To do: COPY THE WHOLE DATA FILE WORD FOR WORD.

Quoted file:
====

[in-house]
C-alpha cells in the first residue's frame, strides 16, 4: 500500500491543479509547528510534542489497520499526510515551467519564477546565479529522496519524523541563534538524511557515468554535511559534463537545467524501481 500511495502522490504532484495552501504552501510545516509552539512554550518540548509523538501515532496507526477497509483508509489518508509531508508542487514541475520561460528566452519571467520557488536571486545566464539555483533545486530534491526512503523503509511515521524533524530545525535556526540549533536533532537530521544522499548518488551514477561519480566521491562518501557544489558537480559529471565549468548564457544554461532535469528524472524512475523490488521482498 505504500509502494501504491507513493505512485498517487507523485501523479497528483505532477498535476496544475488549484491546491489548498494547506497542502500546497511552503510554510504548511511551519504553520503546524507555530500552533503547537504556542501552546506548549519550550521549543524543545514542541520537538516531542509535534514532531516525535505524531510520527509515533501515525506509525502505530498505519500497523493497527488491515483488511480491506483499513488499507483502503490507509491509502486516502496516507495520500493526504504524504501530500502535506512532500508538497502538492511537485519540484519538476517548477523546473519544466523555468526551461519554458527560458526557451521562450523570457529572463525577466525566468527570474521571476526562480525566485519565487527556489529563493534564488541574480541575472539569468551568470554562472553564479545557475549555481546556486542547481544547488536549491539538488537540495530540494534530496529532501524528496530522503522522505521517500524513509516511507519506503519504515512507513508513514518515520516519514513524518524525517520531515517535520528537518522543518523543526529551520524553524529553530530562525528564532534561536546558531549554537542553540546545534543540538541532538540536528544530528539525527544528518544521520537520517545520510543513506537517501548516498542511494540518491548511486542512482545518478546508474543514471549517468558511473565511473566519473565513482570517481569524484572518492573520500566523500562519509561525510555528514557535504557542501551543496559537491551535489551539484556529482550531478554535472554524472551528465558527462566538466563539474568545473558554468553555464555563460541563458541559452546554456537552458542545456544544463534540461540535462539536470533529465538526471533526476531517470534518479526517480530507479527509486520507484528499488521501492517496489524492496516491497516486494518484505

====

[in-house]
C-alpha cells in the first residue's frame, strides 16, 4: 500500500491543479509547528510534542489497520499526510515551467519564477546565479529522496519524523541563534538524511557515468554535511559534463537545467524501481 500511495502522490504532484495552501504552501510545516509552539512554550518540548509523538501515532496507526477497509483508509489518508509531508508542487514541475520561460528566452519571467520557488536571486545566464539555483533545486530534491526512503523503509511515521524533524530545525535556526540549533536533532537530521544522499548518488551514477561519480566521491562518501557544489558537480559529471565549468548564457544554461532535469528524472524512475523490488521482498 505504500509502494501504491507513493505512485498517487507523485501523479497528483505532477498535476496544475488549484491546491489548498494547506497542502500546497511552503510554510504548511511551519504553520503546524507555530500552533503547537504556542501552546506548549519550550521549543524543545514542541520537538516531542509535534514532531516525535505524531510520527509515533501515525506509525502505530498505519500497523493497527488491515483488511480491506483499513488499507483502503490507509491509502486516502496516507495520500493526504504524504501530500502535506512532500508538497502538492511537485519540484519538476517548477523546473519544466523555468526551461519554458527560458526557451521562450523570457529572463525577466525566468527570474521571476526562480525566485519565487527556489529563493534564488541574480541575472539569468551568470554562472553564479545557475549555481546556486542547481544547488536549491539538488537540495530540494534530496529532501524528496530522503522522505521517500524513509516511507519506503519504515512507513508513514518515520516519514513524518524525517520531515517535520528537518522543518523543526529551520524553524529553530530562525528564532534561536546558531549554537542553540546545534543540538541532538540536528544530528539525527544528518544521520537520517545520510543513506537517501548516498542511494540518491548511486542512482545518478546508474543514471549517468558511473565511473566519473565513482570517481569524484572518492573520500566523500562519509561525510555528514557535504557542501551543496559537491551535489551539484556529482550531478554535472554524472551528465558527462566538466563539474568545473558554468553555464555563460541563458541559452546554456537552458542545456544544463534540461540535462539536470533529465538526471533526476531517470534518479526517480530507479527509486520507484528499488521501492517496489524492496516491497516486494518484505